My car was on empty so I pulled into the neighborhood gas station this morning, before the once-a-week trip to Sacramento. I hit a record this morning:
My wife also filled up her tank this morning. Her total: $61.24 for 13.61 gallons, at $4.49 per gallon. So, all told, we spent $116.09 for 25.968 gallons. This is going to turn into an election issue, of course. I appreciate the honesty with which Sen. Obama is addressing the issue. I like some of his ideas. Sen. McCain in a posturing move, also agreed that gas prices wouldn’t drop before the November election.
In other news, there has been discussion of drilling in Alaska again. It’s not a workable solution. What is needed is a lifestyle change, which the average person is unwilling to support in this country. We hear the news but we think it somehow doesn’t apply to us. We want what we want, a nation of overstimulated brats used to having our way. What a mess.
I’m still aghast at the number of full-size SUVs I see cruising around town with one passenger, although I will say the decrease in big cars and trucks on the streets is noticeable. Beyond the foreclosure crisis, there are a number of economic “indicators” that are also prevalent in our city:
- I see more and more older people in entry-level retail and customer-service jobs. There has been a shift in the past 20 years, in which immigrants, mostly from Mexico and Latin America, work the fast food jobs that were largely populated by teen-agers when I was that age in the (cringe) mid- to late-1980s.
- A number of Mom-and-Pop businesses are folding. And not only in certain neighborhoods. I see businesses failing in high-visibility sections of the city.
- I notice businesses cutting back on services. I went into a nationally recognized chain store to purchase some items for the house, and when I attempted to use my credit card, the machine where customers could swipe their card and enter their pin or signature wasn’t working. Instead, there was some complicated procedure in which the sales person had to call an 800 number and validate the purchase by entering my information. I was amazed that they could be so backward.
Does anyone else notice less-reported signs of the economic downturn? I’d be curious to see how things are in your part of the world.
The cost of milk at our grocery store has increased from $3.89 per half-gallon to $4.09. Gas continues to rise to about $4.39 per gallon for regular unleaded. By the way, does anyone remember when “regular” meant “leaded” and not “entry-level unleaded”? Just curious.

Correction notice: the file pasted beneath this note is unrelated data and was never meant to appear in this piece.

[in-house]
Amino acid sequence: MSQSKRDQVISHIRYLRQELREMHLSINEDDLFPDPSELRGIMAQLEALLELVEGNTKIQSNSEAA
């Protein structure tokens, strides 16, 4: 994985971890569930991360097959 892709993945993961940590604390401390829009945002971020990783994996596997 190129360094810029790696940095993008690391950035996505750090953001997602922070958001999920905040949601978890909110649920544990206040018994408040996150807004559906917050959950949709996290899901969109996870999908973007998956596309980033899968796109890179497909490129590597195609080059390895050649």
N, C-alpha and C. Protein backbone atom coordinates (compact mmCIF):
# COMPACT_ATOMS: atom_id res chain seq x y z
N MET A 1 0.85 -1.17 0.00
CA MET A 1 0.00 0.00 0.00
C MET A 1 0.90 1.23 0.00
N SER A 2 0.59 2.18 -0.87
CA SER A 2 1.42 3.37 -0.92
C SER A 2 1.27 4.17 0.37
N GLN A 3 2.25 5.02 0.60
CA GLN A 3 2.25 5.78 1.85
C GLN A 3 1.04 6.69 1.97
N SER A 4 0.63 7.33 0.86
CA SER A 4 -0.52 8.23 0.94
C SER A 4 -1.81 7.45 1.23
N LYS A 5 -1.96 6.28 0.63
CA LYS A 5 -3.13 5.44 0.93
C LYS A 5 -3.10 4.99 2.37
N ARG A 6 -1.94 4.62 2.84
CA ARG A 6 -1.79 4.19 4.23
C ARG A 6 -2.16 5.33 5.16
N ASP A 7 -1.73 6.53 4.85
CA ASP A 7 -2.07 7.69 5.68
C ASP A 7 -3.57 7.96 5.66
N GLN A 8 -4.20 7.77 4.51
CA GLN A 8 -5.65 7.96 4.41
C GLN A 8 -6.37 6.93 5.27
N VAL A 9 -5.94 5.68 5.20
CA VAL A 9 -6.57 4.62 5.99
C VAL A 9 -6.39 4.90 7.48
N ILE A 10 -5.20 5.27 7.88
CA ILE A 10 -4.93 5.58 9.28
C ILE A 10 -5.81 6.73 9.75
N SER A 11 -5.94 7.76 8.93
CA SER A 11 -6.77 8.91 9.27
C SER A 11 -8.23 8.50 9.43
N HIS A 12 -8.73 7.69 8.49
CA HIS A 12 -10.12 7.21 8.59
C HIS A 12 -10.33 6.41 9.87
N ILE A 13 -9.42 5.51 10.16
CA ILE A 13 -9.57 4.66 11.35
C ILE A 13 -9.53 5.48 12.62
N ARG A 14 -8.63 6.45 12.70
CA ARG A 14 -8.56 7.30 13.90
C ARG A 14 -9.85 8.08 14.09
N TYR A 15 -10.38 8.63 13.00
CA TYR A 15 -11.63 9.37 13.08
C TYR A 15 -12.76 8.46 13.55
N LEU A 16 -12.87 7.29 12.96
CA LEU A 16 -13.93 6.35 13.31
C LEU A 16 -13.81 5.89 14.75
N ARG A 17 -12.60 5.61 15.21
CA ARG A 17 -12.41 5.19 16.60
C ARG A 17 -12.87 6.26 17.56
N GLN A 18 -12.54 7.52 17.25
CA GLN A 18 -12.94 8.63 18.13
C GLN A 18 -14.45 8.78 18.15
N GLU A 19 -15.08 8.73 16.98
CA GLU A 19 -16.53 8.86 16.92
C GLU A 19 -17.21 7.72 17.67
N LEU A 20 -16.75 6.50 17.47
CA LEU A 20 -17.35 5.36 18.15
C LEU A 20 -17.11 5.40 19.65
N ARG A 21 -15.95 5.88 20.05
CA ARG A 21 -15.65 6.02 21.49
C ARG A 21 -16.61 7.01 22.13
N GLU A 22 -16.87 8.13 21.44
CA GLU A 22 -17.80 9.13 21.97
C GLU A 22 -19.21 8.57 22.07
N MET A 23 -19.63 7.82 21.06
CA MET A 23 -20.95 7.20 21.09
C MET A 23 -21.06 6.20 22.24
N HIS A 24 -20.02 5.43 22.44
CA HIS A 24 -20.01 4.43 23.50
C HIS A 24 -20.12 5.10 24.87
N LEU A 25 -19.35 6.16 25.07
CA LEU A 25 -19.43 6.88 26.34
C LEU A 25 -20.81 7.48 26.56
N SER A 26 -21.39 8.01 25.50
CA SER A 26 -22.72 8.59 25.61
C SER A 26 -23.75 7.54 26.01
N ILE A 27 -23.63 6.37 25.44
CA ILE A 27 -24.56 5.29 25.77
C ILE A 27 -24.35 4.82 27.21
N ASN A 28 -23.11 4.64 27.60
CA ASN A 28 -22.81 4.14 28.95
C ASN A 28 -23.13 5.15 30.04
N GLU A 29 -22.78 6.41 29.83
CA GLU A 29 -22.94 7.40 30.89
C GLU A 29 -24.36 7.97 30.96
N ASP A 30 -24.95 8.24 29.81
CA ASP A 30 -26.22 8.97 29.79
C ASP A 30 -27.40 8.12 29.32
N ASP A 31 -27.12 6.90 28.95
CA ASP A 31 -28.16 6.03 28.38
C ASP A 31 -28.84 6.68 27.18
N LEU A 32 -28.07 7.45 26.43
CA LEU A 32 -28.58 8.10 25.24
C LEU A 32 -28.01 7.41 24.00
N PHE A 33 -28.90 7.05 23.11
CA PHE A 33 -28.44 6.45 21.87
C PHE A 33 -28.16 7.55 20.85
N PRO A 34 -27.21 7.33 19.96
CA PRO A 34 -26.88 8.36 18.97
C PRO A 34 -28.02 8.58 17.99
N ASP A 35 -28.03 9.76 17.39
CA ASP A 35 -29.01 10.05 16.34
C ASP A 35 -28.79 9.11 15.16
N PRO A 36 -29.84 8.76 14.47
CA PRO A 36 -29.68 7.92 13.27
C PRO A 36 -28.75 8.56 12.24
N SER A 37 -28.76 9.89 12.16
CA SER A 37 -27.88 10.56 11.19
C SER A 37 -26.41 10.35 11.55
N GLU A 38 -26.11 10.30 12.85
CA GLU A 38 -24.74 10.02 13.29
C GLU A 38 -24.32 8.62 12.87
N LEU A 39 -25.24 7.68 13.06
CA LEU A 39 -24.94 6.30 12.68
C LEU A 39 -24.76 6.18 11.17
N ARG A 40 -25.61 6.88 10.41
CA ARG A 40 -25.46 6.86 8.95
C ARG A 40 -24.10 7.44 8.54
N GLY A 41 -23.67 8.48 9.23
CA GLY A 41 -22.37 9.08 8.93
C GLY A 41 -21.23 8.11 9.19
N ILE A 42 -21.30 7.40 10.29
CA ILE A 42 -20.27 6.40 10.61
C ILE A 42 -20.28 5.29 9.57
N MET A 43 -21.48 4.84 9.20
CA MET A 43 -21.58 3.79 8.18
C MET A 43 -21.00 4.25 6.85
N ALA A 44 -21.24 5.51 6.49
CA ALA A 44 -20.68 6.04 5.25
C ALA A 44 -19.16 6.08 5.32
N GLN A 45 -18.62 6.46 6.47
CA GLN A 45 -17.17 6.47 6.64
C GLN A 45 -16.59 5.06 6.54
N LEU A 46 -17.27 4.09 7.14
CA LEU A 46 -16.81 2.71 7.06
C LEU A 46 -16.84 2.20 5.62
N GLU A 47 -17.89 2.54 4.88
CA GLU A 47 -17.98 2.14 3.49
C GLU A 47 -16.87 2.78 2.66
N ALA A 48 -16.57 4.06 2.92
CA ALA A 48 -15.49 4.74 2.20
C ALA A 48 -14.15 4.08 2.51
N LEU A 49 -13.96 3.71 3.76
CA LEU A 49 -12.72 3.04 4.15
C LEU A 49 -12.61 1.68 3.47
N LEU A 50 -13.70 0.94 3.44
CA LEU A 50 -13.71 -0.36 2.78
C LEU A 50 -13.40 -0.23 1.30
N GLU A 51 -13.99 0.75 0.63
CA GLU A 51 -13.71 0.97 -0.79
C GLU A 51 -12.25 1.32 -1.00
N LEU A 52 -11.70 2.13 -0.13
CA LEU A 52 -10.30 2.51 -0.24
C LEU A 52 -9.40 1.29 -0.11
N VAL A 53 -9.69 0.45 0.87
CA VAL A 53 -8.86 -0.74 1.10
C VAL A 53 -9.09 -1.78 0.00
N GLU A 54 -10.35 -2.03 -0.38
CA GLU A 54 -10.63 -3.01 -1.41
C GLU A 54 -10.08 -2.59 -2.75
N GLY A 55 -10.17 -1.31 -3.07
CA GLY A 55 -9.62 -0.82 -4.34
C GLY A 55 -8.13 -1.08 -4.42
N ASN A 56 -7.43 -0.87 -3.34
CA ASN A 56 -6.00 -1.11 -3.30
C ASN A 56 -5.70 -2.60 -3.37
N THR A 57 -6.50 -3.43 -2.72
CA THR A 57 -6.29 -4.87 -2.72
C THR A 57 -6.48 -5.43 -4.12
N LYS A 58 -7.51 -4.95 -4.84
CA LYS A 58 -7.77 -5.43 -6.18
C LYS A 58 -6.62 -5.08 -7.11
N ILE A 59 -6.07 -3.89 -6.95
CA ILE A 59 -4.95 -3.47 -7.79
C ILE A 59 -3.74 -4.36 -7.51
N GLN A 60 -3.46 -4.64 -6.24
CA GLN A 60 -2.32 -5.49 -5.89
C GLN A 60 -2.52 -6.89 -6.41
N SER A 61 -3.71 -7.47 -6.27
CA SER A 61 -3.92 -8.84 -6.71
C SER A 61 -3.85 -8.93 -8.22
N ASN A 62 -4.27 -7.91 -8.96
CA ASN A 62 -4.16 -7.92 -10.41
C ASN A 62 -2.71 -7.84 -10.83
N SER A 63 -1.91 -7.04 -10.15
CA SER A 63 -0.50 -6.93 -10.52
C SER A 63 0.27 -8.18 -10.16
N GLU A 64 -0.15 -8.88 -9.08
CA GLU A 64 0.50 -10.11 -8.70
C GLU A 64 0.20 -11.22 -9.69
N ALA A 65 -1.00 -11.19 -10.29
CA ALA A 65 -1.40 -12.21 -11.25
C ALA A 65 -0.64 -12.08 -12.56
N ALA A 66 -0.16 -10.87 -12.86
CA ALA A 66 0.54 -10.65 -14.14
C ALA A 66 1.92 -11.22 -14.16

We were nearly out of milk and I had just made coffee for my long evening of writing, so after my wife made this discovery and resisted the urge to throw a small appliance or piece of cutlery, we hopped in our ’93 Honda Accord, affectionately dubbed by our friends as our “big car.”
As we left the store with our coveted milk and approached our car, a twentysomething in a Chevy Blazer comes up to us and says “Hey, do you want to sell your Honda? The gas is killing me.” I assumed he meant the gas in his vehicle, but you never know. There’s a taqueria that stays open late just down the street.
I heard something on NPR the other day that simply startled me. Due to the current gas crisis, the lowly Geo Metro is the eco-chic vehicle of the season. Sure enough, a Google search revealed the Metro is getting the ink, like this May 20 online CNN article.
My Hyundai, also the laughingstock among my family and friends, gets decent gas mileage but in fightin’ The Man, it’s never enough. That’s why after months of scrimping and saving the extra money from my freelance writing gigs, I’m weaning myself off the gas.
I live less than 5 miles from my job and it’s mostly flat streets, so minus the 100-plus-degree temperatures and the insane drivers in this town, I think I’ll be fine. I’m psyched! Something about having a red bike that makes me want to get up and sing. Woot woot!
So, I roll up to get gas for our weekend of camping and I see this:
Yes, America, it’s time for the annual gas price hike. On Monday, I went to a gas station in my town and bought gas for $3.91 per gallon. I returned to the same brand of gas station this morning and purchased gas for $4.03 per gallon. Nothing drastic happened in the world in four days. The Man has done this every Memorial Day weekend, as it has done for years, because they can.
I know I sound like a cantankerous old goat, the kind that regularly show up at city council meetings and gripe about potholes and shopping carts left in the neighborhood, but this is ridiculous! That I should live to see the day when I cruise around town in search of cheap gas and think $3.91 per gallon is a good deal.